Registered Republicans win nearly ¾ of school board seats in Oklahoma

Welcome to Day 2 of our deep dive into this year’s spring elections, this time with a look at Oklahoma. ICYMI, check out yesterday’s report on Wisconsin.

In total, 556 of Oklahoma’s 2,366 school board seats, around 25%, were on the ballot.

The aim of this unique, comprehensive coverage is simple: to help close the “knowledge gap” about local races and candidates, and to encourage voter participation in the process.

Welcome to the Thursday, May 25, Brew. 

By: Douglas Kronaizl

This year we are covering every school board election in 10 states: Colorado, Kansas, Minnesota, Ohio, Oklahoma, Pennsylvania, South Dakota, Virginia, Washington, and Wisconsin.

Today, we’re looking at Oklahoma. Here’s what’s in store for you as you start your day:

  1. Registered Republicans won 72% of seats, registered Democrats won 24%
  2. State executives continue to endorse school board candidates
  3. Nearly half of all incumbents in contested elections lost

Registered Republicans won 72% of school board seats, registered Democrats won 24%

There were 556 school board seats up for election in Oklahoma this year. After the April 4 election, registered Republicans won 401 seats (72%), registered Democrats with 131 (24%), and registered independents or minor party candidates won 24 (4%).

Oklahoma’s school board elections are officially nonpartisan, meaning candidates appear on the ballot without any party labels. But it is also one of 11 states that make its file of registered voters publicly available at no cost.

We used candidate filing information and other publicly-available data to match every school board candidate with a voter in the state’s voter file, giving us full partisan data across the state.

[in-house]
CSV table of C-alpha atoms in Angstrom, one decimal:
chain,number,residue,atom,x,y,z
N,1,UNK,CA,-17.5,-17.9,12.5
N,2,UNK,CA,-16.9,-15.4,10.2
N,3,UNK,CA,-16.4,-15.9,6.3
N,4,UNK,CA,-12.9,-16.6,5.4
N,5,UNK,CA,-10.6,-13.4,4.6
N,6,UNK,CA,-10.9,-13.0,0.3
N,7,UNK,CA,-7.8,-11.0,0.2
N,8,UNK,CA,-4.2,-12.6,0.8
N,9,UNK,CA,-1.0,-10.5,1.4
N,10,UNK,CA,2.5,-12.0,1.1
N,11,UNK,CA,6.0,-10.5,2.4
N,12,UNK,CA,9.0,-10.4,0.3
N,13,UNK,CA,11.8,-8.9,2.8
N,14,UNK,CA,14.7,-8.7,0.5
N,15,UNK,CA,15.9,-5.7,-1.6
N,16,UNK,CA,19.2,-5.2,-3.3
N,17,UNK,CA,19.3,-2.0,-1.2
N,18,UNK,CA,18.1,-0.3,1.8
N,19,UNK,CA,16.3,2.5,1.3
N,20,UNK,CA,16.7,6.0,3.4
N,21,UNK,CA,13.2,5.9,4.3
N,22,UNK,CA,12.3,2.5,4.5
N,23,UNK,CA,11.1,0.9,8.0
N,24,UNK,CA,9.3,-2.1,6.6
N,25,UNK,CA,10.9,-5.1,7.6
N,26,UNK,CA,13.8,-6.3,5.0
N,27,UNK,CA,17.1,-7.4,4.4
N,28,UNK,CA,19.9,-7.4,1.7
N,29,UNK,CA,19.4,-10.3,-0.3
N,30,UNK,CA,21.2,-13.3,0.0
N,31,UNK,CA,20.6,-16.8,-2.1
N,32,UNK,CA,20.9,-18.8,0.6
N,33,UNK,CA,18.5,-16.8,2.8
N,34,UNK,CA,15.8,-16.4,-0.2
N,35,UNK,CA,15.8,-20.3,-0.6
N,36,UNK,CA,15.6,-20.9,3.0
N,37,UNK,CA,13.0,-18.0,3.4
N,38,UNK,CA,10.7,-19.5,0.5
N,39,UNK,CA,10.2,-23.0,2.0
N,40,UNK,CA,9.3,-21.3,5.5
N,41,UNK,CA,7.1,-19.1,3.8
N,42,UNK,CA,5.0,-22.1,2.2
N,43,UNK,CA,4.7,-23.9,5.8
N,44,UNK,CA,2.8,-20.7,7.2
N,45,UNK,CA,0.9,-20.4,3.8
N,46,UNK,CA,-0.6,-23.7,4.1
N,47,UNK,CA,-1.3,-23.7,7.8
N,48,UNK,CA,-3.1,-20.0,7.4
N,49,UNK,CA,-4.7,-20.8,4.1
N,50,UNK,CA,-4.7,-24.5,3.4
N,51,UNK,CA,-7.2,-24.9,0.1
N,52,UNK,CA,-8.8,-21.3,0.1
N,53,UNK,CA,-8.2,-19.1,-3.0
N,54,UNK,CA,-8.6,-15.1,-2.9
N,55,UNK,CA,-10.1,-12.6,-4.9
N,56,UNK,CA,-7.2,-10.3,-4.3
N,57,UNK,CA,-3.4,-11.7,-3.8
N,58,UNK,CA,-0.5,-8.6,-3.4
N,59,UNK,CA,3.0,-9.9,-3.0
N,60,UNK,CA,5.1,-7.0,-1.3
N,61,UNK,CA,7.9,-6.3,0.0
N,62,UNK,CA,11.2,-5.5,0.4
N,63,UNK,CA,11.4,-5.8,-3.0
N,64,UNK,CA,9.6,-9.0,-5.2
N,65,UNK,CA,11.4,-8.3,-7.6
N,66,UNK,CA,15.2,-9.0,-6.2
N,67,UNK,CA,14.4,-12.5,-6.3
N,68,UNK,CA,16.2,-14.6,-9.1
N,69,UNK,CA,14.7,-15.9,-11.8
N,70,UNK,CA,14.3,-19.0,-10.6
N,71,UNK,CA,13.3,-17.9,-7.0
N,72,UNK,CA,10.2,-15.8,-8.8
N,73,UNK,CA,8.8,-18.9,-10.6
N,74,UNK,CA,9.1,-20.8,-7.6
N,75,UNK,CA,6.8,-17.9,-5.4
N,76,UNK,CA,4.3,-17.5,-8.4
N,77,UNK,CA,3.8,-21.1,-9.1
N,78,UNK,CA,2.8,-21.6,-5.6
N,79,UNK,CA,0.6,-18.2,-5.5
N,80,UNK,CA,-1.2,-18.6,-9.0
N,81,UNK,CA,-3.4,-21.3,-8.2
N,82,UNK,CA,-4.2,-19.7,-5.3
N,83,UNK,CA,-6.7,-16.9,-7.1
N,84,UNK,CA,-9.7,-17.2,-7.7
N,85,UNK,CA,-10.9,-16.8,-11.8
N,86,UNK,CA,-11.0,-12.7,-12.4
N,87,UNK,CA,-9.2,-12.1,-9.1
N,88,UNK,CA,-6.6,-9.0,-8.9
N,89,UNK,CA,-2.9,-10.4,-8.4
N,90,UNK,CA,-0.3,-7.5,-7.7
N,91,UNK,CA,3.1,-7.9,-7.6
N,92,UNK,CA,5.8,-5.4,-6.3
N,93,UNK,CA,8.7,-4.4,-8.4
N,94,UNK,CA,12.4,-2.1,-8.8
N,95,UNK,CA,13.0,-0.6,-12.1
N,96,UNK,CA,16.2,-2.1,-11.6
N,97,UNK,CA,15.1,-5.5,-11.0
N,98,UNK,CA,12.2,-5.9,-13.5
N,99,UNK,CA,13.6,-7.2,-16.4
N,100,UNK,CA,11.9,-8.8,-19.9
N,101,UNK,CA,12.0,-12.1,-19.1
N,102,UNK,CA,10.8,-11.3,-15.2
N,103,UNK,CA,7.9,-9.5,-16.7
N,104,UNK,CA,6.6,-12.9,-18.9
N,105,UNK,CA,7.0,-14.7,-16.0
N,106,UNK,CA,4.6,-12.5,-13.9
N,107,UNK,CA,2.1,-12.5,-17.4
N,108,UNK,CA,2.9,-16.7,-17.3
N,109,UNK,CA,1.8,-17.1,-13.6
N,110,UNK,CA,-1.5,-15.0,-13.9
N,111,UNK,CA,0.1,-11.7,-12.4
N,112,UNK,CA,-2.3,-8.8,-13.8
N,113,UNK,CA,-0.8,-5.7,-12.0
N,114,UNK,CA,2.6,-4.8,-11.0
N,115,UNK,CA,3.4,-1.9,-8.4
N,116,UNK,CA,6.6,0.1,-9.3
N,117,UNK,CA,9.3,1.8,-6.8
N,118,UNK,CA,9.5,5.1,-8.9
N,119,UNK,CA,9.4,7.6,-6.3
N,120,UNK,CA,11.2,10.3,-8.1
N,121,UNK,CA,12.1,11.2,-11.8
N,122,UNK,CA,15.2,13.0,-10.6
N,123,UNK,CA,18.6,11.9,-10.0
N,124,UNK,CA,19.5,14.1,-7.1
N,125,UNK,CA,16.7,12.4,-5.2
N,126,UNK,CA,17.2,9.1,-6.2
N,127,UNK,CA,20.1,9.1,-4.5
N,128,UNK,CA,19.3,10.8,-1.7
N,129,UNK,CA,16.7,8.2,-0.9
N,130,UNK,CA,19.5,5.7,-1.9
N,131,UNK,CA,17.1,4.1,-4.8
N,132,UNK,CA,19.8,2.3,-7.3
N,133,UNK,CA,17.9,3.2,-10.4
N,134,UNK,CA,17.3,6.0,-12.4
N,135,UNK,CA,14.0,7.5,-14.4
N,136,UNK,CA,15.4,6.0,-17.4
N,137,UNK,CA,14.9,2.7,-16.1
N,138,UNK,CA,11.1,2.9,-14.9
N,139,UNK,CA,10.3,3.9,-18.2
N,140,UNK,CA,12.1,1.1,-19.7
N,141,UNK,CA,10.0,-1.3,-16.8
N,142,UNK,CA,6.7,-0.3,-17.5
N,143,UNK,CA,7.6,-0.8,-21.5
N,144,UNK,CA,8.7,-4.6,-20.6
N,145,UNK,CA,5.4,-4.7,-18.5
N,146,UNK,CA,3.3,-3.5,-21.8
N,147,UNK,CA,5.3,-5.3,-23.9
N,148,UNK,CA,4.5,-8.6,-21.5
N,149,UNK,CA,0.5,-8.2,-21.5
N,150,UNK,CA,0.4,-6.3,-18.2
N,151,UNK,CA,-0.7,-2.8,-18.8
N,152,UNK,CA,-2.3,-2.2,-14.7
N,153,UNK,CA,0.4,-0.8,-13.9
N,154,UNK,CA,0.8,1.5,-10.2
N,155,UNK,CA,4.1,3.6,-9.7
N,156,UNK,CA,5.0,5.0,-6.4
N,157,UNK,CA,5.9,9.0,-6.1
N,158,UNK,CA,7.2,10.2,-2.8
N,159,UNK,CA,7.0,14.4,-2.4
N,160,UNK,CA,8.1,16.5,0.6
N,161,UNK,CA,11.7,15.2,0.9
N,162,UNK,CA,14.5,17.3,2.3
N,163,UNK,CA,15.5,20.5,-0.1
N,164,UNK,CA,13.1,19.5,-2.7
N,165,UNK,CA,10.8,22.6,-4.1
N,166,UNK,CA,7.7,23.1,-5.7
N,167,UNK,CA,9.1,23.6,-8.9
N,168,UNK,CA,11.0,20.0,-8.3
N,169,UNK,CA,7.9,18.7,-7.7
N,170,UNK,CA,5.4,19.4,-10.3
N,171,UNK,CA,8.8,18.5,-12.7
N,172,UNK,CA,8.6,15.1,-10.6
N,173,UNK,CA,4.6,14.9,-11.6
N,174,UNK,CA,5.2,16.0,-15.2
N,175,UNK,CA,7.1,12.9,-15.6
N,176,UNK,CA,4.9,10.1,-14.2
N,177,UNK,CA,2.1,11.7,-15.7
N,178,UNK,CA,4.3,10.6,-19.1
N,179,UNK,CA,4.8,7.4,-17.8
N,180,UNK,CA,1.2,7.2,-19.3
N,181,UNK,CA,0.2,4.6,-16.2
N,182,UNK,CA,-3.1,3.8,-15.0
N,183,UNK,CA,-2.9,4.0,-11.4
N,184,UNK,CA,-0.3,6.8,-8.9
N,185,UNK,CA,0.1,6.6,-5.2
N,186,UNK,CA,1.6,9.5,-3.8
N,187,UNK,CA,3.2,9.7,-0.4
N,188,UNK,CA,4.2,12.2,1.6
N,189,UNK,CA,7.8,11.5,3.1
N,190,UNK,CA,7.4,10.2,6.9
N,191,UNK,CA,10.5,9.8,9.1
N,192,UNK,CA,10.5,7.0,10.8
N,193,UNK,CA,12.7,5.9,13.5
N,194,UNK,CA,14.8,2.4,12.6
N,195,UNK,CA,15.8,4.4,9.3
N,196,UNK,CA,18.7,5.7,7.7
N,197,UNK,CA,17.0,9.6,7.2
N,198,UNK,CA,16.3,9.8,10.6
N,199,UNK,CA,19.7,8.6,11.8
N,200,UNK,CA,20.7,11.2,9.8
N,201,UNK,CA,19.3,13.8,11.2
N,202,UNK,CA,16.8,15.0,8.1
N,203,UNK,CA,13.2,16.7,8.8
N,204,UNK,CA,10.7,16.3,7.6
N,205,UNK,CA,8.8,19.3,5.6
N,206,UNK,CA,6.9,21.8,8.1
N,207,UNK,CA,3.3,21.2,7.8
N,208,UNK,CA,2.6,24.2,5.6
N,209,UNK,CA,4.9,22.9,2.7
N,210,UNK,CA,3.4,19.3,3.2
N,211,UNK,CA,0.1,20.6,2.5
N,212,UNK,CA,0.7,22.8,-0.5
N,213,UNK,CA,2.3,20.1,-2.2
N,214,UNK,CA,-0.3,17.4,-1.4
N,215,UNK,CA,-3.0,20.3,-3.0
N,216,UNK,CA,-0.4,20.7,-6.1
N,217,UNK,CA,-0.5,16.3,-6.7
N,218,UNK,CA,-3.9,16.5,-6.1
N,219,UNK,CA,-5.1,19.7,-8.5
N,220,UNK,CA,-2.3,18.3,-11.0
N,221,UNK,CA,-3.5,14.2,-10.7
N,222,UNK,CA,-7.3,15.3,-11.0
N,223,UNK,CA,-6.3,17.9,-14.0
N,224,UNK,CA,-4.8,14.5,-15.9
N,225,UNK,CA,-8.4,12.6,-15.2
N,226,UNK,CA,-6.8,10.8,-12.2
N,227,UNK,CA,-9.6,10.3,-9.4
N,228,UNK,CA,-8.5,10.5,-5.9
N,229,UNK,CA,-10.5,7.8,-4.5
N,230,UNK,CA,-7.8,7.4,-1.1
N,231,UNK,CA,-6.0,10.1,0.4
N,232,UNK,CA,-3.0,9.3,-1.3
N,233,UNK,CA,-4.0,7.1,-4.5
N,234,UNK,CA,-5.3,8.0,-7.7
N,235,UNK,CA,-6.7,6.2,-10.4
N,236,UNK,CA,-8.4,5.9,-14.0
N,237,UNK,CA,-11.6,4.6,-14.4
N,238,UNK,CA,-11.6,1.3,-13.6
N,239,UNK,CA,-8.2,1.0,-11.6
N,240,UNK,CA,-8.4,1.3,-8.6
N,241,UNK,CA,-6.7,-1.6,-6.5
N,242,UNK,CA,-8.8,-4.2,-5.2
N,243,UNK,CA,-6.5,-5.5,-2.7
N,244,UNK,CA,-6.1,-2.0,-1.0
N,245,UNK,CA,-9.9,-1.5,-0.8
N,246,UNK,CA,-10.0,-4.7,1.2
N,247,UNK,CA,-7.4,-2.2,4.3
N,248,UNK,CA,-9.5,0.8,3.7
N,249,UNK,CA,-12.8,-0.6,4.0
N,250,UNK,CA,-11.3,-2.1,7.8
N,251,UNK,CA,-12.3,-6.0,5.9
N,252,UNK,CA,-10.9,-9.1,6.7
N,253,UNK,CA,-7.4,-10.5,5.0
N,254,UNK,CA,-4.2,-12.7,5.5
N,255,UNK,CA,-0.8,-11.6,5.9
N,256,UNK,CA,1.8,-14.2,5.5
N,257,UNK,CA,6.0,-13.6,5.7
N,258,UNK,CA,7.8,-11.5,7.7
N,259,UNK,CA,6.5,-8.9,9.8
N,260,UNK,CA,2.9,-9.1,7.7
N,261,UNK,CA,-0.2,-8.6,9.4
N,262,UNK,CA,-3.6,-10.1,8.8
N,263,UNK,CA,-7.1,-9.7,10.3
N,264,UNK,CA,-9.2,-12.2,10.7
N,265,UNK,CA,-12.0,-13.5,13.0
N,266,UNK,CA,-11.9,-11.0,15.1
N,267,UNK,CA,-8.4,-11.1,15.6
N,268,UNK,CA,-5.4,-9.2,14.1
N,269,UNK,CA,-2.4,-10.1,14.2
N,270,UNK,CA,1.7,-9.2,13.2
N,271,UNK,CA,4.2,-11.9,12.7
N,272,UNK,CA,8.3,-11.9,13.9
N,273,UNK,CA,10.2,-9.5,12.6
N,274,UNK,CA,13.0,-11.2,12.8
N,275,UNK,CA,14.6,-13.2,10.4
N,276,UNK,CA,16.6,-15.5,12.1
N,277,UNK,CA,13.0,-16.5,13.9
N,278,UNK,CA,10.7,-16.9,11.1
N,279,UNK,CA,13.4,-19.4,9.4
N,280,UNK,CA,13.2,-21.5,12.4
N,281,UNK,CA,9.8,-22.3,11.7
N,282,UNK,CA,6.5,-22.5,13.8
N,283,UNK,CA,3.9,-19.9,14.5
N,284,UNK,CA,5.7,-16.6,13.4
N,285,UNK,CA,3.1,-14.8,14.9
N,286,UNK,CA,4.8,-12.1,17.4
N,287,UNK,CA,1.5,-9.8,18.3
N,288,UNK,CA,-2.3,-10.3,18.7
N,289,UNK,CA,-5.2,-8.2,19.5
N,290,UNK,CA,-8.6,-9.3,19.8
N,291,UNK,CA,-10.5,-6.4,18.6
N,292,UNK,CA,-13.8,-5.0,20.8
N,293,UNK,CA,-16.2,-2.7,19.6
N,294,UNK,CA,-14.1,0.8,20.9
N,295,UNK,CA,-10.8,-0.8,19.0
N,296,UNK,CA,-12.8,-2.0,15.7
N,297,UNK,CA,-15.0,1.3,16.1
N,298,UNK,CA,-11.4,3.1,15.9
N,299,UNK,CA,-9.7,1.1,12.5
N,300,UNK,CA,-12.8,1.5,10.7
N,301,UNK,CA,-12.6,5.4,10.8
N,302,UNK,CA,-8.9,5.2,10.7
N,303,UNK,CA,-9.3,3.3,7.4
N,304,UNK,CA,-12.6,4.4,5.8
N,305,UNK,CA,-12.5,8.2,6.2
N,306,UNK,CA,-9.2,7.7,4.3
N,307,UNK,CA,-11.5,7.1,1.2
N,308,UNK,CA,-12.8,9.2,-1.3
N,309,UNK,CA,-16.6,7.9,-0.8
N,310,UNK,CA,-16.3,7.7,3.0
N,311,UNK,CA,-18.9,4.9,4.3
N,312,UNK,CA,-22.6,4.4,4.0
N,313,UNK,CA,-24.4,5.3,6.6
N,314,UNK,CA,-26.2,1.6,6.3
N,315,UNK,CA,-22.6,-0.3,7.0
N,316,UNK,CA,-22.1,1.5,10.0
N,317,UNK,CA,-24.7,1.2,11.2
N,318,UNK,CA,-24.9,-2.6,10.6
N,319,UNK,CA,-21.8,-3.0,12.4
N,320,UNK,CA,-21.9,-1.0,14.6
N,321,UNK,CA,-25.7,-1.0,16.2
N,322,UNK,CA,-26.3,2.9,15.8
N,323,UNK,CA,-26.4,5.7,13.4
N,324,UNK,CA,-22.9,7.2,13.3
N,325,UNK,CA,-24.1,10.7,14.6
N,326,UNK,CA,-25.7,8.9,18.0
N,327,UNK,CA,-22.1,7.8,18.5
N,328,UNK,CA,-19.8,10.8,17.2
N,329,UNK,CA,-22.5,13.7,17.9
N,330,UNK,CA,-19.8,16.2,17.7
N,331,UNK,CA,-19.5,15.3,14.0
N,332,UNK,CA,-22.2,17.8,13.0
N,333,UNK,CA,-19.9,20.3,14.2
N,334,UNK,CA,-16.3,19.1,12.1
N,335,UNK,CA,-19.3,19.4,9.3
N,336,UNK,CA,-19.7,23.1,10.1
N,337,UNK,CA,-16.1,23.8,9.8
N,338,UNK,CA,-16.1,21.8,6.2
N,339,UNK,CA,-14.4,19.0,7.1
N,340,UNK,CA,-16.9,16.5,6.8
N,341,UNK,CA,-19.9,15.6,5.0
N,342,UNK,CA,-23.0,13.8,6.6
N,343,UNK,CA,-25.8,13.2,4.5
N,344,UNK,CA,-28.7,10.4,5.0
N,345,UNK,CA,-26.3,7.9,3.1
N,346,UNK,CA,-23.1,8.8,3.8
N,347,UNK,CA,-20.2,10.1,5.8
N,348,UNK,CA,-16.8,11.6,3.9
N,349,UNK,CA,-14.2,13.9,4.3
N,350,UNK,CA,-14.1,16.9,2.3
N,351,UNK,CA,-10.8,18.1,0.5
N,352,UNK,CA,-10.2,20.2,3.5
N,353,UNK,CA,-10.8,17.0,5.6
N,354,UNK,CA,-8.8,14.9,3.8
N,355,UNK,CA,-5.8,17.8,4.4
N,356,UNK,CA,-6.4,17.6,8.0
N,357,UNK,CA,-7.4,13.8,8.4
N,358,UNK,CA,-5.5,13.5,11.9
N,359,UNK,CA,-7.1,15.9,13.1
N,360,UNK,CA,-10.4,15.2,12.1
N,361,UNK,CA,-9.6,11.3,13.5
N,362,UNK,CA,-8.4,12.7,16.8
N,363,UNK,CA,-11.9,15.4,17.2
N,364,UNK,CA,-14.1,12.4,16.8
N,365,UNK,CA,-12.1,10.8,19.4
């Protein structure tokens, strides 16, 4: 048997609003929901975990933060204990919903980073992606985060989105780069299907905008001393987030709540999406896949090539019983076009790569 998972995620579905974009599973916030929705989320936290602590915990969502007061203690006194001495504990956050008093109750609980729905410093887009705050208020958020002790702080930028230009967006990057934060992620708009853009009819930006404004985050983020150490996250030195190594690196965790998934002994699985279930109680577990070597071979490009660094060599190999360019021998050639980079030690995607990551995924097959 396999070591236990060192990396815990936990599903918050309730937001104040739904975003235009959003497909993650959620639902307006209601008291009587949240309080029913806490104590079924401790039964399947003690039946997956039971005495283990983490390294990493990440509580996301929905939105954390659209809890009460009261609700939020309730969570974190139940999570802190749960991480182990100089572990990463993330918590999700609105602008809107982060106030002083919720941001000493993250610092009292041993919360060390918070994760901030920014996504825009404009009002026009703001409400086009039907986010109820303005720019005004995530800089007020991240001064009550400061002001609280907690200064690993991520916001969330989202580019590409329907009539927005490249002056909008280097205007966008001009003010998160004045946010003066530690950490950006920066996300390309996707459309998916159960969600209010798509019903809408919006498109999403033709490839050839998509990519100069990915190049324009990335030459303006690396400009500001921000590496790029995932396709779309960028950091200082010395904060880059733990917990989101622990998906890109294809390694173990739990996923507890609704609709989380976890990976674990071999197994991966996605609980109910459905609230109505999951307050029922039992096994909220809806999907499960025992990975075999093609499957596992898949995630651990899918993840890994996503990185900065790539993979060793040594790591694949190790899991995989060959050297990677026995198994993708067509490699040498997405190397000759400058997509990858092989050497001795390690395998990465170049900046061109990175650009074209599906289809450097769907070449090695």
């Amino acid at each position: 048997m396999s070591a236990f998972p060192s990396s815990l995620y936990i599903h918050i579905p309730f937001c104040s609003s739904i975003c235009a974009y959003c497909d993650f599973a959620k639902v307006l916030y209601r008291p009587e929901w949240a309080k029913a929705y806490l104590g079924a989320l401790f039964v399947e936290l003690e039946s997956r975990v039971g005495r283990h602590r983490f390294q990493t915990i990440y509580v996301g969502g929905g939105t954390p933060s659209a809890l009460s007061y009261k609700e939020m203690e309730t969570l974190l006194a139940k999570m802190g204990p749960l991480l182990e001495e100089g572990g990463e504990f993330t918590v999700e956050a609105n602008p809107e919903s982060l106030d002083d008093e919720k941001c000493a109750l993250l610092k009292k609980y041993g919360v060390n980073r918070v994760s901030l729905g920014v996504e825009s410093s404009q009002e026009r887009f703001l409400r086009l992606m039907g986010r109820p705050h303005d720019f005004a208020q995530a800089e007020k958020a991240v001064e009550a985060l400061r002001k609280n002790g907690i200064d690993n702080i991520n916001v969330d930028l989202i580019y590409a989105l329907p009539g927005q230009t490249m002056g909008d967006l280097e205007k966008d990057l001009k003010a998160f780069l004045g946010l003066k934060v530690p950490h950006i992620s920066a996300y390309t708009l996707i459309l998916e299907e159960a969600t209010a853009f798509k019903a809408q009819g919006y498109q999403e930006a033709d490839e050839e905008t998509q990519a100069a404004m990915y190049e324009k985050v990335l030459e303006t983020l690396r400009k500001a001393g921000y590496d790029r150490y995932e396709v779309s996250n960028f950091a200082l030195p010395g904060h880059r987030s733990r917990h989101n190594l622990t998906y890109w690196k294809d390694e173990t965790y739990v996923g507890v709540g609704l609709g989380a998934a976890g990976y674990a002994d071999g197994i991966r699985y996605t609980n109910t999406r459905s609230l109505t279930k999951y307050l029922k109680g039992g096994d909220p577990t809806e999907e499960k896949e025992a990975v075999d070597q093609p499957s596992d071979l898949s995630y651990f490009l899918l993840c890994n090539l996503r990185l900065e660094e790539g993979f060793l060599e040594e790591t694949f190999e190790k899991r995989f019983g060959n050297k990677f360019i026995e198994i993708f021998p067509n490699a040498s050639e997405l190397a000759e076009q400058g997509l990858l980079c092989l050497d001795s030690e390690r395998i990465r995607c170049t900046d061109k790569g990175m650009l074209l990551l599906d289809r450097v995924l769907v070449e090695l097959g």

This comes with a few caveats. The most important: many people may register to vote with one party but later find themselves more aligned with another without officially switching their registration status. This means a registered Republican in this report might agree more with policies supported by the Democratic Party or vice versa.

Still, this level of research can provide additional insights into these school board elections, which tend to fly beneath the radar.

Here’s what we found once we crunched the data.

  • There were 439 uncontested elections, representing 79.0% of all seats up for election. Oklahoma is unique in that uncontested elections are canceled, meaning they never appear on the ballot. For 425 of these seats, only one candidate ran. For the other 14, there was a contest in the February primaries, but one candidate won more than 50% of the vote, winning outright and canceling the April general election.
  • 76 elections were intra-party, meaning they featured candidates registered with the same political party.
  • Of the 556 seats up for election, 41 (7%) were contested between candidates registered with different political parties.
  • Registered Republicans won 72% of all uncontested elections and 93% of all intra-party. Registered Democrats won 54% of all contested elections.